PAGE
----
Kosmin, Paul J. Time and Its Adversaries in the Seleucid Empire. Harvard University Press, 2018. 379 pages. Cloth, $55.00.
Paul Kosmin's ambitious work aims to persuade classicists and social scientists in equal measure. The author suggests that an innovatively transcendent temporal reckoning system was embodied in the "Seleucid Era epoch" (p. 26) and this caused a seismic shift in world history. Our near-ubiquitous assumption of a universal, standard, measurable, linear time is (in Kosmin's estimation) a condition derived from Seleucid appropriation of Babylonian creation mythology in the service of Hellenistic statecraft. Any individual monarch's reigns and deeds could previously have been the key reference points in historical chronologies, which allowed the transient political concerns of scribes to rhetorically shape their descriptions of the passage of time in complex and irregular ways. Beginning with the Seleucids, individual political regimes (and/or sub-regimes) no longer altered the texture of recorded time in such a haphazard way. One might suggest that the 'current' of time began to pass unimpeded over the surface of historical events rather than being refracted and distorted through the rhetorical frameworks built by scribes around those various events. The state's totalizing efforts proved expedient for conceptualizing a more 'regular' timeflow at the grassroots level, and this helped to fix historical events into a linear sequence throughout the domain. This "panimperial synchronicity" became second nature (according to Ksomin) and formed the precursory template for the current international Common Era dating system (p. 48).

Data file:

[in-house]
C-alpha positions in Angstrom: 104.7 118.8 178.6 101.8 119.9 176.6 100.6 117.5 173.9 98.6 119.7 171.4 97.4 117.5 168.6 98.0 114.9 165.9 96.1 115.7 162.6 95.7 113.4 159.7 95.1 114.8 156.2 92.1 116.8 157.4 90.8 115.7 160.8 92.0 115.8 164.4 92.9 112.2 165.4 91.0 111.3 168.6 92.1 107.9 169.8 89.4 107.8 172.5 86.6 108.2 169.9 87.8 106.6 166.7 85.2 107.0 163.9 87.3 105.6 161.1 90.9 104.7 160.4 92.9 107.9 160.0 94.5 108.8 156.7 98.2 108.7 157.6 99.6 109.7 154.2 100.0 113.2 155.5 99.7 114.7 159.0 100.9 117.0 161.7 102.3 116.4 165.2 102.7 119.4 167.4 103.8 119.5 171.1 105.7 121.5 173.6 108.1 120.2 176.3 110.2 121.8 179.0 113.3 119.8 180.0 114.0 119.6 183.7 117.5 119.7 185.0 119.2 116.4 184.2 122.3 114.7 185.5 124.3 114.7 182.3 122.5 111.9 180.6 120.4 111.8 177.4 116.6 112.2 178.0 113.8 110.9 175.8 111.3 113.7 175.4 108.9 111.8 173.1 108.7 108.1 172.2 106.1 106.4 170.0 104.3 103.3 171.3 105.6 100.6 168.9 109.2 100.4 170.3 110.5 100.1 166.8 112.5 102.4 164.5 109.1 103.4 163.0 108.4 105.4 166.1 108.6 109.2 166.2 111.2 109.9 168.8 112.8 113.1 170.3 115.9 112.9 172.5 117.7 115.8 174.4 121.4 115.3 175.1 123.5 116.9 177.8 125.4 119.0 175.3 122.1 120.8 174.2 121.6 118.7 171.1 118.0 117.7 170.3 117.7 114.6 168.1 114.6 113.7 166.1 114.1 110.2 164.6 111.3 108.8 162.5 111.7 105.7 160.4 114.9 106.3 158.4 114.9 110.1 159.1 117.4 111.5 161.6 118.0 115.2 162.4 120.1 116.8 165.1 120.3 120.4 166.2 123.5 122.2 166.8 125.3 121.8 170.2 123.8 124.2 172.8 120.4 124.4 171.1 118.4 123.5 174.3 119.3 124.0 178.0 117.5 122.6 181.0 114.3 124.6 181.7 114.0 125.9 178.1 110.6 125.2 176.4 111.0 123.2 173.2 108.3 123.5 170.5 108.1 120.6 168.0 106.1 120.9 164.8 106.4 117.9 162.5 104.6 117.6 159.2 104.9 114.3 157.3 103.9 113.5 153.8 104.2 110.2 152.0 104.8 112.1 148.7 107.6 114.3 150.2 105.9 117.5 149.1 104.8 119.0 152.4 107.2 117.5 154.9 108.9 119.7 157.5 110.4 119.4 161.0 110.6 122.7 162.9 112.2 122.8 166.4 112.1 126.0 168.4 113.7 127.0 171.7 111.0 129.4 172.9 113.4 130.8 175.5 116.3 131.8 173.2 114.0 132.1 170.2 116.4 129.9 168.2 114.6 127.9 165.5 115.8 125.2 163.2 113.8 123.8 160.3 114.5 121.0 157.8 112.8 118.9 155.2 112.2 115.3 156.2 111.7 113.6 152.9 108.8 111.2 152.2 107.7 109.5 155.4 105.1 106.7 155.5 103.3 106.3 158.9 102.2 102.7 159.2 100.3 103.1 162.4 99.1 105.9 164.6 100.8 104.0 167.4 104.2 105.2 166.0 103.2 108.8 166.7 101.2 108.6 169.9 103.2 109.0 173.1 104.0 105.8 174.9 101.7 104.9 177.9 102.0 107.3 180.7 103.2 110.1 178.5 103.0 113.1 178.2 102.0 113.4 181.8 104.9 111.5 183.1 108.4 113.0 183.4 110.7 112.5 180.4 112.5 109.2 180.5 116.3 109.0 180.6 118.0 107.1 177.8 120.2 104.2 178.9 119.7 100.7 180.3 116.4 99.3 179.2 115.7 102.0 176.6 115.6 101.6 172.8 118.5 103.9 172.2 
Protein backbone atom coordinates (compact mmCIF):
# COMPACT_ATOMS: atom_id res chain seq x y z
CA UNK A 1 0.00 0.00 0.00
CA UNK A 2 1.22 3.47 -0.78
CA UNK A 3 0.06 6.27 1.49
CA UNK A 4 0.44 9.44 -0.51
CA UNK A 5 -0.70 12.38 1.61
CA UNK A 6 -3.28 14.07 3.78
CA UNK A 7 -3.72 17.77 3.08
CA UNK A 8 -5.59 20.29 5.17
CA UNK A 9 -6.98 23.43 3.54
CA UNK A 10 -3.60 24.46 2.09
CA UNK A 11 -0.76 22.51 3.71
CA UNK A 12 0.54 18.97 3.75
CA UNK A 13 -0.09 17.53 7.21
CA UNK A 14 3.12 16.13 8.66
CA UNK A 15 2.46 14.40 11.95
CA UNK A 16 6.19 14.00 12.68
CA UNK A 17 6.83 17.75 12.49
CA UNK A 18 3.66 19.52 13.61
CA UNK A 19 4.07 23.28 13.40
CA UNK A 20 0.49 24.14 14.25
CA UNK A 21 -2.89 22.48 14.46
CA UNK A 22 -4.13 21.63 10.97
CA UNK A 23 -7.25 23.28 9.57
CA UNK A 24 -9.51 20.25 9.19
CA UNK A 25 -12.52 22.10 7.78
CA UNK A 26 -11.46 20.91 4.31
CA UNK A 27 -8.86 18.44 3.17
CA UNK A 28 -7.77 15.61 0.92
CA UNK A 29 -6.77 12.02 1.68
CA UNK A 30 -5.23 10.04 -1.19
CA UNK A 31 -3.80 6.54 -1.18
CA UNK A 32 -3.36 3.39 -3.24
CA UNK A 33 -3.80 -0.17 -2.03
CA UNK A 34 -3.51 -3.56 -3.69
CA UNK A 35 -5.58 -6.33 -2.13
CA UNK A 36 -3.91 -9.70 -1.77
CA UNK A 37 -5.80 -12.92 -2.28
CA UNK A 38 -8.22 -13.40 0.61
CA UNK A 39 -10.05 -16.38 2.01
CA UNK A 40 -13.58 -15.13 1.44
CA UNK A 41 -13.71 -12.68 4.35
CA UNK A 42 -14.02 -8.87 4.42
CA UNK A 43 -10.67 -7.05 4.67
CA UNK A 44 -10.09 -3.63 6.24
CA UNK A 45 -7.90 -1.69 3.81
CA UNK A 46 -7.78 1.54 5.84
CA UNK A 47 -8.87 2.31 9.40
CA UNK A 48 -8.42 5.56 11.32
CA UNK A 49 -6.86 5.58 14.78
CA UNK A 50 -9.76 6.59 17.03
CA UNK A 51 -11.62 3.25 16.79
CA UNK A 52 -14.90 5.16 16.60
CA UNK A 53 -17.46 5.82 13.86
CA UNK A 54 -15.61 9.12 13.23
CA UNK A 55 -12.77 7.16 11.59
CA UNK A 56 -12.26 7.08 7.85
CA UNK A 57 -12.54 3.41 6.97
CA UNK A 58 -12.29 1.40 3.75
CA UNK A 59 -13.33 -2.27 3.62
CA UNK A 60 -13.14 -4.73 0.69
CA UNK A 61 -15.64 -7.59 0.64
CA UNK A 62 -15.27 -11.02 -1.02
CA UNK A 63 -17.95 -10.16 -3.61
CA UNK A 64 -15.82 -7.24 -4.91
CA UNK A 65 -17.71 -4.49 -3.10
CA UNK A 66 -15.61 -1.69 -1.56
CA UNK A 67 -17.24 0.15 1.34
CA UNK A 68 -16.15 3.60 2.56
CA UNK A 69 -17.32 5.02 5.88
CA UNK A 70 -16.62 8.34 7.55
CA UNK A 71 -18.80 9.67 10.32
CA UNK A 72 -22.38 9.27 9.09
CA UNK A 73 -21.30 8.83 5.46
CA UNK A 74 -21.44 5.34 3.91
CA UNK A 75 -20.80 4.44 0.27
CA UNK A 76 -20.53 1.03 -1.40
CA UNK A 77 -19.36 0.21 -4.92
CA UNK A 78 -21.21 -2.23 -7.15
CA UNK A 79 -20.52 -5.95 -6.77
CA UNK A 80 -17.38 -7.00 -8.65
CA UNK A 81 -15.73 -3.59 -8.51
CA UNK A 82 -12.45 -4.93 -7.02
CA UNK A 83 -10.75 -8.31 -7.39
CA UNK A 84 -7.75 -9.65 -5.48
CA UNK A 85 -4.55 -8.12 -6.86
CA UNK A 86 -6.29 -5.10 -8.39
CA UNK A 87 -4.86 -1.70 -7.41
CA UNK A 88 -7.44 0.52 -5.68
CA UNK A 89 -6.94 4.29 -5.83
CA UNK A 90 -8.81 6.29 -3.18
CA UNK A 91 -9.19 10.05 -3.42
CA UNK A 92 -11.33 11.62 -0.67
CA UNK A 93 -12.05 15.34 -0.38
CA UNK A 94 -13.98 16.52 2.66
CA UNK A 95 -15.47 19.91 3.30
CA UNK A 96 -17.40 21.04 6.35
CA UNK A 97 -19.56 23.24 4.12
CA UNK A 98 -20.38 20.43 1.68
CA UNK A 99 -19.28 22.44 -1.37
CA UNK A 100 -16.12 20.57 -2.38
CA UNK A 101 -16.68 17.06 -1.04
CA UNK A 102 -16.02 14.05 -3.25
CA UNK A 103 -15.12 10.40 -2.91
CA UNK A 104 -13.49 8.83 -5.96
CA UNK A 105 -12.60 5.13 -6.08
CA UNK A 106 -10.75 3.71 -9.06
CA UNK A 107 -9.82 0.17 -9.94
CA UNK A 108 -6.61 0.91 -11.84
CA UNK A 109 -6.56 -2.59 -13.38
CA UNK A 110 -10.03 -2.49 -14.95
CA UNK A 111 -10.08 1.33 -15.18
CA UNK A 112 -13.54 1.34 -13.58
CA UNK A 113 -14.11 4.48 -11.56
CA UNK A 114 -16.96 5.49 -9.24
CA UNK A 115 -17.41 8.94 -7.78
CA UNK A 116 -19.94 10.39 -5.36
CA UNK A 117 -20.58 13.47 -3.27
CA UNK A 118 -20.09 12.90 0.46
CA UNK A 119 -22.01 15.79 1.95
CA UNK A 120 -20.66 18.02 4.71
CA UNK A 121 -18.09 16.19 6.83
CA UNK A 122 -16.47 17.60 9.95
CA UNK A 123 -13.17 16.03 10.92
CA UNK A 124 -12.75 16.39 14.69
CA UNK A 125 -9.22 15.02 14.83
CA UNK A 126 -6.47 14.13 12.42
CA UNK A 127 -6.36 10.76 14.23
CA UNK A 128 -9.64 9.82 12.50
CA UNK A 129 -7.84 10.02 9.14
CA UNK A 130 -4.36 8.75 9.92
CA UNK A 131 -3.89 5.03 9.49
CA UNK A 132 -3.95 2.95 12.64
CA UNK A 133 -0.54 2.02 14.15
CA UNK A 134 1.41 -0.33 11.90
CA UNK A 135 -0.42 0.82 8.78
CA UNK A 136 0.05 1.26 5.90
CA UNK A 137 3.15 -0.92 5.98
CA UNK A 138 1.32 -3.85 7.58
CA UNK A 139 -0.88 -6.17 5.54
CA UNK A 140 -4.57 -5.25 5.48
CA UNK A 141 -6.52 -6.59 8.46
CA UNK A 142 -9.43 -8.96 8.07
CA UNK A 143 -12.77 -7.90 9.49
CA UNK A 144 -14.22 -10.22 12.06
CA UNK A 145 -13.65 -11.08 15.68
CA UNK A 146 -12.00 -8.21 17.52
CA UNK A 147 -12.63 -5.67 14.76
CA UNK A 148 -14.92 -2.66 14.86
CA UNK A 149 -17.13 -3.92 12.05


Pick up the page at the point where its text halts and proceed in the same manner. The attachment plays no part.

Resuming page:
Also, the concept of an impending apocalyptic eschatology (i.e. an 'end of days') in Abrahamic and Zoroastrian cosmology is allegedly a reaction against Seleucid hegemony by the indigenous cultures of Babylon and Judea. Local reactions against Seleucid power thus served (somewhat ironically) to instantiate the very temporal system the Seleucids imposed, and then to spread it far beyond its diasporic Greek roots. A work grounded in analysis of ancient primary sources, Kosmin nonetheless frames his analysis with citations of canonical postmodern critical theory and postcolonial theory as embodied by Jacques Derrida, Dipek Chakrabarty, and others.
It is somewhat surprising that Kosmin did not do more to address the many obvious implications with respect to classical and contemporary social theory more...